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germany Quotes

Seven of the best book quotes about germany
  1. #1
    “But there was a Germany the boys could not see, a Germany that was hidden from them, either by design or by time. It wasn’t just that the signs - ‘Für Juden verboten,’ ‘Juden sind hier unerwünscht’ - had been removed, or that the Gypsies had been rounded up and taken away, or that the vicious Stürmer newspaper had been withdrawn from the racks in the tobacco shops in Kopenick. There were larger, darker, more enveloping secrets all around them.”
  2. #2
    “The Germans and the Jews are wonderfully alike. There are, of course, great and obvious differences between them, because the Jews are few, scattered, anciently civilized, and southern in origin, while the Germans are many, concentrated, primitive, and northern.”
  3. #3
    “Nobody has proved to my friends that the Nazis were wrong about the Jews. Nobody can. The truth or falsity of what the Nazis said, and of what my extremist friends believed, was immaterial, marvelously so. There simply was no way to reach it, no way, at least, that employed the procedures of logic and evidence. The bill-collector told me that Jews were filthy, that the home of a Jewish woman in his boyhood town was a pigsty; and the baker told me that the Jews’ fanaticism about cleanliness was a standing affront to the “Germans,” who were clean enough. What difference did the truth, if there were truth, make?”
  4. #4
    “That the Jew is tasteful and epicurean, more so than the German, is the mere consequence of his geographical origin and his cultural age.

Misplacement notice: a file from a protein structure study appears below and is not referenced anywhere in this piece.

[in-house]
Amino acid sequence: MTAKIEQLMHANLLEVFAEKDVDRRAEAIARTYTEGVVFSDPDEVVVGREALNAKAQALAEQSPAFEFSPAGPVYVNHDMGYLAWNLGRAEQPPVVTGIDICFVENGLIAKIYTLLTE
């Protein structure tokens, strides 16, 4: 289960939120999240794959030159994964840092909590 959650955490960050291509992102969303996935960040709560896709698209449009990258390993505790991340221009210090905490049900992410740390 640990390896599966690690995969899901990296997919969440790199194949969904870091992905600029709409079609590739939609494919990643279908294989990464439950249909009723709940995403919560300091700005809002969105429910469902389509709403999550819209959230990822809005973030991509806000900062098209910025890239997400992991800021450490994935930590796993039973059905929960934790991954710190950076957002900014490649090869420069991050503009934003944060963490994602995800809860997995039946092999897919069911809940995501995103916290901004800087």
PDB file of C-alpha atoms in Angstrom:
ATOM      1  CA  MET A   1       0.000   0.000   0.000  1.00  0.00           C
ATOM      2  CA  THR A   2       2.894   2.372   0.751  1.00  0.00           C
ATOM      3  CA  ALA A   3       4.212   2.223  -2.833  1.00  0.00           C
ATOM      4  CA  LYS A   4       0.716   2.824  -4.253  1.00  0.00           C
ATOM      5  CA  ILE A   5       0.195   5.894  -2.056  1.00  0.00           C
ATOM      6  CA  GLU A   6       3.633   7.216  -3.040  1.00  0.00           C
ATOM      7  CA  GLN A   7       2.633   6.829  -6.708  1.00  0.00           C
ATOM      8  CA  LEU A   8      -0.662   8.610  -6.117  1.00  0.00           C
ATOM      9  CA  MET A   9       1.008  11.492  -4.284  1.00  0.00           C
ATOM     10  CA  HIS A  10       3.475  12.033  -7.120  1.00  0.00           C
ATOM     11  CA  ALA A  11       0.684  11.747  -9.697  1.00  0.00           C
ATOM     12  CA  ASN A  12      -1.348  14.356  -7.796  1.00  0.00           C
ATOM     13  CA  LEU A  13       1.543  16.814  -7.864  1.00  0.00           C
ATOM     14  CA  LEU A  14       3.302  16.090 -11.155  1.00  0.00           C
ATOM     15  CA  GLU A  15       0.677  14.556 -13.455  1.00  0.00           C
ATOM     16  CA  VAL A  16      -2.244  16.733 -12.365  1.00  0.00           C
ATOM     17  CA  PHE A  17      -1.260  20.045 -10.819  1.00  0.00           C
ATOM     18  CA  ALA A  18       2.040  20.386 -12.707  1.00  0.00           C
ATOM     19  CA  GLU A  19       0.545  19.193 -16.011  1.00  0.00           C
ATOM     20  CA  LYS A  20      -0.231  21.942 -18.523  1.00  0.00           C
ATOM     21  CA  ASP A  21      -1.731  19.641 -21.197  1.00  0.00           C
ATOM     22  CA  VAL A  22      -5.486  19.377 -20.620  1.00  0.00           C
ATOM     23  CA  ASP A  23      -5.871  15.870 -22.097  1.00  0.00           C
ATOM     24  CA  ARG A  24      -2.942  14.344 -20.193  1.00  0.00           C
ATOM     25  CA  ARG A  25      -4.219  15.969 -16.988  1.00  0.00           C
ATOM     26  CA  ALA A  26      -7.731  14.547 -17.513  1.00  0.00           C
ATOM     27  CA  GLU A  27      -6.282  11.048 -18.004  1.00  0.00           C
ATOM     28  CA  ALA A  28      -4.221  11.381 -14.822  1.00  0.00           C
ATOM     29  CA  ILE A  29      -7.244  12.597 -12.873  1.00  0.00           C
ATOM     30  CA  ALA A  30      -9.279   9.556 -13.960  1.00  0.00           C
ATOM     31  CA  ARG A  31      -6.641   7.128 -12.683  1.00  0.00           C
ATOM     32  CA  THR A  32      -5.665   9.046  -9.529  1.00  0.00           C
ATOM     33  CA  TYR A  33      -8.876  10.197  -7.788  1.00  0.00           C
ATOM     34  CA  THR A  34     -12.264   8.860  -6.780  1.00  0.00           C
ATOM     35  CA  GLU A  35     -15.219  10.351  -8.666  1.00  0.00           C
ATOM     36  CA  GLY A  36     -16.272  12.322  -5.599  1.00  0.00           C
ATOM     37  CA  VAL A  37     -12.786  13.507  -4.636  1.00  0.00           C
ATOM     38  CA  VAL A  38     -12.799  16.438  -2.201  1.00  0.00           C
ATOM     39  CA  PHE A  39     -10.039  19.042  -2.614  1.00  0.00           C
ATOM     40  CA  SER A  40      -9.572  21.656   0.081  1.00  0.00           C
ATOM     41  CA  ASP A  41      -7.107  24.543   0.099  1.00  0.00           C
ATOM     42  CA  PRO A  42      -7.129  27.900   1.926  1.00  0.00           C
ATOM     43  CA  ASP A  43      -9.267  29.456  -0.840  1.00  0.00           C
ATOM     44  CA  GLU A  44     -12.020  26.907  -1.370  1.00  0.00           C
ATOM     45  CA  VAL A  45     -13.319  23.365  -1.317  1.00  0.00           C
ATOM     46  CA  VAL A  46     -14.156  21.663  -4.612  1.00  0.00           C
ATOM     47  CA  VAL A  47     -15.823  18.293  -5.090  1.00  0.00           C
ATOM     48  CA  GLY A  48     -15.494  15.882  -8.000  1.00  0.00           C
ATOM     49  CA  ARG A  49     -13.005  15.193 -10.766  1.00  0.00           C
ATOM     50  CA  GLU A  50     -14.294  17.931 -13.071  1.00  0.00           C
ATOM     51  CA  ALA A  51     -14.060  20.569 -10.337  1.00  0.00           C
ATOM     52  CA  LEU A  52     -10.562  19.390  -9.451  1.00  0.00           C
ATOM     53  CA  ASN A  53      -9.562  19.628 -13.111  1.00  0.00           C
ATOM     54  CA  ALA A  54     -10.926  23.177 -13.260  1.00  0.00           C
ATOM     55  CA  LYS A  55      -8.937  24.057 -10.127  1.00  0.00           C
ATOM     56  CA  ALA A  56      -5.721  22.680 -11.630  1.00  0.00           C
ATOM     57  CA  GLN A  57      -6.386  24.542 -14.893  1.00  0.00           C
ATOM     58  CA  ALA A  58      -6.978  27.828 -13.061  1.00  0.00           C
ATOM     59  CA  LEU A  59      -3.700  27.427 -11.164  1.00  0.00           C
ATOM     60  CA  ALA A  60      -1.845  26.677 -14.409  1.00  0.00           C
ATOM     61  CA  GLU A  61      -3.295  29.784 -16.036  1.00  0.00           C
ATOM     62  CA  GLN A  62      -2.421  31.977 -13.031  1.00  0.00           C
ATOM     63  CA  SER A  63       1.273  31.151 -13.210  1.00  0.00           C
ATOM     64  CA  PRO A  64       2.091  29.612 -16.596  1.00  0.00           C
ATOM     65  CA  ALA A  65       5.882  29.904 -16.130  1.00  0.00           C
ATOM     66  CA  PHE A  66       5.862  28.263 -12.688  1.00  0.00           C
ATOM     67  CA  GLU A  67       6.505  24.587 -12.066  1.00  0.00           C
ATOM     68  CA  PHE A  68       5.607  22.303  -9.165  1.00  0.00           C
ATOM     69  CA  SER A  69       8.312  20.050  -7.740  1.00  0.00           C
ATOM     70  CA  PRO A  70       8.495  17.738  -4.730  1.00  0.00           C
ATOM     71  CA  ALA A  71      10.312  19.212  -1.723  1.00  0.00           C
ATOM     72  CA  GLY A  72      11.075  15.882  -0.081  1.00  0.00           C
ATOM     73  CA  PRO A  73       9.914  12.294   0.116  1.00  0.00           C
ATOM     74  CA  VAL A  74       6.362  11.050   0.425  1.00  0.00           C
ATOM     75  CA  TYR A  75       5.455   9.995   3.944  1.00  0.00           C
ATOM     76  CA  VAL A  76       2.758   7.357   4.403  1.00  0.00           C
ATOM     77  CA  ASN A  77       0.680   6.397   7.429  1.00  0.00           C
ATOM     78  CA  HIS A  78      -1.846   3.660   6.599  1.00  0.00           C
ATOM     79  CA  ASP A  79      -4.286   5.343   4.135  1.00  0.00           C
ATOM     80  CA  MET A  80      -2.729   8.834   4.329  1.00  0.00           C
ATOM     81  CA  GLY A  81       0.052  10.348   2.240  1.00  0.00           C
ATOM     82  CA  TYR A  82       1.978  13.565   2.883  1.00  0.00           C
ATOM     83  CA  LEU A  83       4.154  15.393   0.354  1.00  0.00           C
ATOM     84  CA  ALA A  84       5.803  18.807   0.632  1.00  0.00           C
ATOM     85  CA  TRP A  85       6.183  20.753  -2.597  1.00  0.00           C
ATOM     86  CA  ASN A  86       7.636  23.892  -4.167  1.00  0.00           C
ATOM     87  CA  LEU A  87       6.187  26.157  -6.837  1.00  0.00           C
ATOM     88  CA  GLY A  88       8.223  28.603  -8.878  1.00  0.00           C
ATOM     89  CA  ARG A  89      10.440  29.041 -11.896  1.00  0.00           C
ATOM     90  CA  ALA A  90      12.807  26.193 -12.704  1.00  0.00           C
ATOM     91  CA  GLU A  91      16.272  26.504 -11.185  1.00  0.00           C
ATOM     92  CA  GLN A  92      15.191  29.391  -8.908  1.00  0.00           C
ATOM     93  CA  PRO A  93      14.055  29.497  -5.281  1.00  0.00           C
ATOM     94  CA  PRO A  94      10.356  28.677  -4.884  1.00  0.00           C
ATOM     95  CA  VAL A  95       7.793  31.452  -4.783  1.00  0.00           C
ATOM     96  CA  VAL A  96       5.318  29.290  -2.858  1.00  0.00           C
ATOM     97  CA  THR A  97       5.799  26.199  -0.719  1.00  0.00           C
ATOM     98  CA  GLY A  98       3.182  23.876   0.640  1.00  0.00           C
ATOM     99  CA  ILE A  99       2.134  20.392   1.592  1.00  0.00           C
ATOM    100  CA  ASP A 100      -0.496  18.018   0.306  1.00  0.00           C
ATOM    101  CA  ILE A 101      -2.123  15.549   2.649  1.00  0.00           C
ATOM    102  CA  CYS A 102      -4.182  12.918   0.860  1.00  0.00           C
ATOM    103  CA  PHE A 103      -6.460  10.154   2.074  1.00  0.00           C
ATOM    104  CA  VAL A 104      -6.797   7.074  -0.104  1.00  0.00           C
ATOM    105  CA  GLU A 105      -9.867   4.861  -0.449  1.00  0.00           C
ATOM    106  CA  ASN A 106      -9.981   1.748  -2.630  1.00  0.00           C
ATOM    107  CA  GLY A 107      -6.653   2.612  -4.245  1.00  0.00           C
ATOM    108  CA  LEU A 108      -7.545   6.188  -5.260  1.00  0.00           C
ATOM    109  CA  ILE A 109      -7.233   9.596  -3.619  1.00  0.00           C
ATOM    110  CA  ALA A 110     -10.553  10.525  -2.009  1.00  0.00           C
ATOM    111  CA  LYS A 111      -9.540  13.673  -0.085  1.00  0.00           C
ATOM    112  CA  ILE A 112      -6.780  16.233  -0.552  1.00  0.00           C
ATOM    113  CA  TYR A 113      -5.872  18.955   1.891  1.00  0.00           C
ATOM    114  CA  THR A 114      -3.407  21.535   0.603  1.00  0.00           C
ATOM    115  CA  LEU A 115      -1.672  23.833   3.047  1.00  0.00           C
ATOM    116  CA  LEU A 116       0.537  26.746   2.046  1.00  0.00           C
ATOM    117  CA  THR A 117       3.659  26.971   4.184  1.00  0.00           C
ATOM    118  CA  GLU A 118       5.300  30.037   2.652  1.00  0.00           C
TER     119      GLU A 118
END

5. #5
    “To say that my German friends were nonpolitical, and to say no more, is to libel them. As in nearly all European countries, a very much larger proportion of Germans than Americans turns out for political meetings, political discussions, and local and general elections. Where the German was (in contrast with the American) nonpolitical was at a deeper level. He was habitually deficient in the sense of political power that the American possesses (and the Englishman, the Frenchman, the Scandinavian, and the Swiss). He saw the State in such majesty and magnificence, and himself in such insignificance, that he could not relate himself to the actual operation of the State.”
  6. #6
    “Ordinary people—and ordinary Germans—cannot be expected to tolerate activities which outrage the ordinary sense of ordinary decency unless the victims are, in advance, successfully stigmatized as enemies of the people, of the nation, the race, the religion. Or, if they are not enemies (that comes later), they must be an element within the community somehow extrinsic to the common bond, a decompositive ferment (be it only by the way they part their hair or tie their necktie) in the uniformity which is everywhere the condition of common quiet. The Germans’ innocuous acceptance and practice of social anti-Semitism before Hitlerism had undermined the resistance of their ordinary decency to the stigmatization and persecution to come.”
  7. #7
    “‘I think,’ says Professor Carl Hermann, who never left his homeland, ‘that even now the outside world does not realize how surprised we non-Nazis were in 1933. When mass dictatorship occurred in Russia, then in Italy, we said to one another, ‘That is what happens in backward countries. We are fortunate, for all our troubles, that it cannot happen here.’ But it did, worse even than elsewhere, and I think that all the explanations leave some mystery. When I think of it at all, I still say, with unbelief, ‘Germany—no, not Germany.‘”
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